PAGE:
Tell the Others!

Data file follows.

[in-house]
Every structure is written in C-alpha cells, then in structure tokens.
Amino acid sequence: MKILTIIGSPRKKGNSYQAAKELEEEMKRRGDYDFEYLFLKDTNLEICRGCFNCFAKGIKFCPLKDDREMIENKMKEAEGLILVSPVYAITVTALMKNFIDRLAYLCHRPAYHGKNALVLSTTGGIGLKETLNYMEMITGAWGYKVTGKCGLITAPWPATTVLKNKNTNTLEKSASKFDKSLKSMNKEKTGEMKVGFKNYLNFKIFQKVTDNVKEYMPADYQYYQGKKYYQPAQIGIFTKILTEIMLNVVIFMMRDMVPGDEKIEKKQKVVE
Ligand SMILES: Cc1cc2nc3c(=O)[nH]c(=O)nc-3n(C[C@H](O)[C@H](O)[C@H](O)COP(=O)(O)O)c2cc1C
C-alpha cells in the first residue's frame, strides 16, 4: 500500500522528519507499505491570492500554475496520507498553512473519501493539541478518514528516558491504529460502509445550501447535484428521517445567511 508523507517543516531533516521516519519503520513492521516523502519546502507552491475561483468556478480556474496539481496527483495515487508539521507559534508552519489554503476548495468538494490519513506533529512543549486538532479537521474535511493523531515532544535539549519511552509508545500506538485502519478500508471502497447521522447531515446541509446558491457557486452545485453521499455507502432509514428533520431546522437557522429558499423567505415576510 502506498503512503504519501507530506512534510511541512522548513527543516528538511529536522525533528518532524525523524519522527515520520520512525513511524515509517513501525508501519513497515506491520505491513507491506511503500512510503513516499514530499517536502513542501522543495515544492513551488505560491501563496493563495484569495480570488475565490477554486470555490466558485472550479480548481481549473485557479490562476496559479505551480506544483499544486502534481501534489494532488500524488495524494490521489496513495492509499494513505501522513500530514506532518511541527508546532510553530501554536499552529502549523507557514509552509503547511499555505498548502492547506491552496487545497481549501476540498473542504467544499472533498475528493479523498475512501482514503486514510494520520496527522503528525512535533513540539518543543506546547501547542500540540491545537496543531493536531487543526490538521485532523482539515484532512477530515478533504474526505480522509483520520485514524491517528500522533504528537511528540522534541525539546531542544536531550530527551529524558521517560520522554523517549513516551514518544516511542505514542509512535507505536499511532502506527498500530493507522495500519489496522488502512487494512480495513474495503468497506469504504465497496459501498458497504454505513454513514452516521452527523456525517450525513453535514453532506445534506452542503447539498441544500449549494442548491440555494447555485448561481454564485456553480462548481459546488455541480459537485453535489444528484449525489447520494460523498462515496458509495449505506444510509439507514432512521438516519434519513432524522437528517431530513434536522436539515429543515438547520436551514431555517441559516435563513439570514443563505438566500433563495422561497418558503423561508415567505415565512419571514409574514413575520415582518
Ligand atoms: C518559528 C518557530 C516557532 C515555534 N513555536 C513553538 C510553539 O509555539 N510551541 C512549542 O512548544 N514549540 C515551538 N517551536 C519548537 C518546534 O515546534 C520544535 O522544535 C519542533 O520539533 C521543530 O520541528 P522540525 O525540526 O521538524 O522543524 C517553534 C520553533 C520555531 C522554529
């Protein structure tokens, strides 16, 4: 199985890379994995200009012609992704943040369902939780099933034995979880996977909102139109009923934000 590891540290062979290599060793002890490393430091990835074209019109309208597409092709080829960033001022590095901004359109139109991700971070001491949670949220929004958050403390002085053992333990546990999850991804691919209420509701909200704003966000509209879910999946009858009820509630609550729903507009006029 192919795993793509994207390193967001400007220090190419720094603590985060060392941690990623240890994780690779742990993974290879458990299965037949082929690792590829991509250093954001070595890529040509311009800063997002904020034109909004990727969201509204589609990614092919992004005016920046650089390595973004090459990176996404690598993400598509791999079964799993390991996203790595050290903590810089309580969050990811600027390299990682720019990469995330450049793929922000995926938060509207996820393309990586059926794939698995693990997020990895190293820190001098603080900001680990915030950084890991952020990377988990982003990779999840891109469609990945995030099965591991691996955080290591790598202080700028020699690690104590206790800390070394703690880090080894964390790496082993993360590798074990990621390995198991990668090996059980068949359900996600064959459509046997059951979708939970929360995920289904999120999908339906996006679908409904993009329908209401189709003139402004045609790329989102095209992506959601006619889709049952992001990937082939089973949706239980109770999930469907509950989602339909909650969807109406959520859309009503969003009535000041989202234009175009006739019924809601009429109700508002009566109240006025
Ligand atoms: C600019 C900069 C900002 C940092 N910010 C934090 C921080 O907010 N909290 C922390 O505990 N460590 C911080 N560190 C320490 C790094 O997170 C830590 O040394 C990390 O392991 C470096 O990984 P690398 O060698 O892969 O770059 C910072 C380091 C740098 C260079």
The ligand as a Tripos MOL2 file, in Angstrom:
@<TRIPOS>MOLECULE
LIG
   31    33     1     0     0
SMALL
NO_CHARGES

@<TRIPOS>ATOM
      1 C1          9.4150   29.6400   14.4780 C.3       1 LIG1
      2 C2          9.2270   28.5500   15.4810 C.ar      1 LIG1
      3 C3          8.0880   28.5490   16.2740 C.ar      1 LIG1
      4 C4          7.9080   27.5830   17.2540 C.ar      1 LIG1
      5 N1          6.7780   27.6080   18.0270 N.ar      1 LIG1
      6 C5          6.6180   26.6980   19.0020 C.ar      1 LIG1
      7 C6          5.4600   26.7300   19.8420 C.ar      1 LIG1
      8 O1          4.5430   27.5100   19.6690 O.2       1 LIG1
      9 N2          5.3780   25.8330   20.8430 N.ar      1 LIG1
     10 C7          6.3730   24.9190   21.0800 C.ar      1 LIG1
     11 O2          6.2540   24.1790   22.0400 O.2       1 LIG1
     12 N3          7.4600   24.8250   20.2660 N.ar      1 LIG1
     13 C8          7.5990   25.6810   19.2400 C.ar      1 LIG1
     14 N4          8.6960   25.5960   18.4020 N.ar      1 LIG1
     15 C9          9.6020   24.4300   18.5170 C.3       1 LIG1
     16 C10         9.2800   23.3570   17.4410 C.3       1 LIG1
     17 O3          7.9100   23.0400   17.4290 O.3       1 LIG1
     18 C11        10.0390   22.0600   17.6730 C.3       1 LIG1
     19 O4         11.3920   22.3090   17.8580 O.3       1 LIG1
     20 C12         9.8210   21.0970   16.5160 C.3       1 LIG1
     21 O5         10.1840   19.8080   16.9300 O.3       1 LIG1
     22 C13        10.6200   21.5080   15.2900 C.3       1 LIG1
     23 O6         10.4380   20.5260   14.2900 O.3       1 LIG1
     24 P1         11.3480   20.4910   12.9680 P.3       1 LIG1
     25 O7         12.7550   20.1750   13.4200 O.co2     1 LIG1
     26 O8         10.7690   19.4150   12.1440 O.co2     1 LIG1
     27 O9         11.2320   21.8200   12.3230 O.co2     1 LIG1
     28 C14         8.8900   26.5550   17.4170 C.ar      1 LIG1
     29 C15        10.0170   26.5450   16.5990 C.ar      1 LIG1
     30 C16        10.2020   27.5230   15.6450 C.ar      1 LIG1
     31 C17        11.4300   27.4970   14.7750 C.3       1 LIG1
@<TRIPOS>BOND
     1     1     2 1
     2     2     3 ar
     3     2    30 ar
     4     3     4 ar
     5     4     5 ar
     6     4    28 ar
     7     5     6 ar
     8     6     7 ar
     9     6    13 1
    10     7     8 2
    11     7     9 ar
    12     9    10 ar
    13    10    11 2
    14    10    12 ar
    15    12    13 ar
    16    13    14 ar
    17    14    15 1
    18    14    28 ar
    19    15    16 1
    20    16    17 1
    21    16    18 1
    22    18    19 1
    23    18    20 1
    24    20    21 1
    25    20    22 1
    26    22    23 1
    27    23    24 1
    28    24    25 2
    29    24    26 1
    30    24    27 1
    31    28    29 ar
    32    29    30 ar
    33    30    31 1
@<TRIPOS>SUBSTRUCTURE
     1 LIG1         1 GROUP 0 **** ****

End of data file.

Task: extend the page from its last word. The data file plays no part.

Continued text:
“Just as Dimmet had expected, the house was now just a leaning structure of splinters, crackling plaster, and hay. The wall separating the main living quarters from the stable had collapsed who knows how long ago, and large drifts of moldy straw had plunged through. The roof was steadily collapsing. Masonry peeked out of fissures in the walls. The sheer, oppressive atmosphere of abandonment made Dimmet shudder. This place had been left hastily, yet thoroughly, nearly all traces of former occupation having been packed up and carted off. The only apparent evidence that someone might have once lived here was the large, sturdy wooden table in the front room, currently caked in dirt, the rusted cauldron being cradled in the crumbled remains of the hearth, two or three broken chairs, a forgotten lantern dangling from the ceiling, and in the far corner, a traditional zutzet, a carved wooden emblem holding the concord of forest animals and fay. The house was empty. It had no more soul. Dimmet could see that. And yet, there had been smoke. He had seen the smoke through the trees. And when he had drawn closer, he had seen it rising out of the house’s ancient, weathered chimney. His heart had fluttered violently, the brim of his hat quivering in time with it. He had taken a moment to think, to consider, before making any decisions. The house had looked harmless from the outside, unless you count splinters, the only foreboding thing about it being the mysterious, wafting smoke. He had almost not gone in. But then an urgency had struck him, sent from a memory that he had half hidden in his brain, in among dragon bone marrow and gnome saliva dissolver. So, after scoping out the location for another five minutes and seeing nothing threatening, he had ran in. And was disappointed. A fire had been started at one point in the hearth, yes, but he must have just missed whoever made it. It was hastily made, perching on the single solid stone slab left, right beneath the chimney opening. Just a small pile of twigs and burnt straw. The fire was almost out by the time Dimmet had found it. He sighed as he looked at it, folding his arms. It raised more questions than it answered. And he had been hoping for answers. He was so sick of questions. Despite his miffed feelings, he still felt compelled to further investigate. After all, that was what training had taught him. Don’t be fooled. You don’t know if there’s more to learn. Picking his way over the unstable ruins of the hearth, Dimmet managed to crouch low and peer at the little smoldering pile. There was nothing unusual in it, no artifacts hurriedly burned, for fear of consequences or what have you. Once again disappointed, Dimmet made to stand up and leave. But something stopped him. It grabbed his eye at the last second. The smoke, still spiraling up in skinny tendrils, was spelling something. Startled, Dimmet sucked in his breath, his limbs freezing. Languidly, in no rush, the smoke swirled and rose, slowly spelling out, “I AM BACK. DECEIVE NONE. TELL ALL. GO.” Dimmet watched, riveted, as it spelled this out again and again. Then, finally, when he was certain that it would say nothing else and he could stand the sight no more, Dimmet whirled around, clamored down to the floor, nearly crashed into the table, and dashed outside, his pulse racing faster than his legs, knowing he had to tell Gellert.”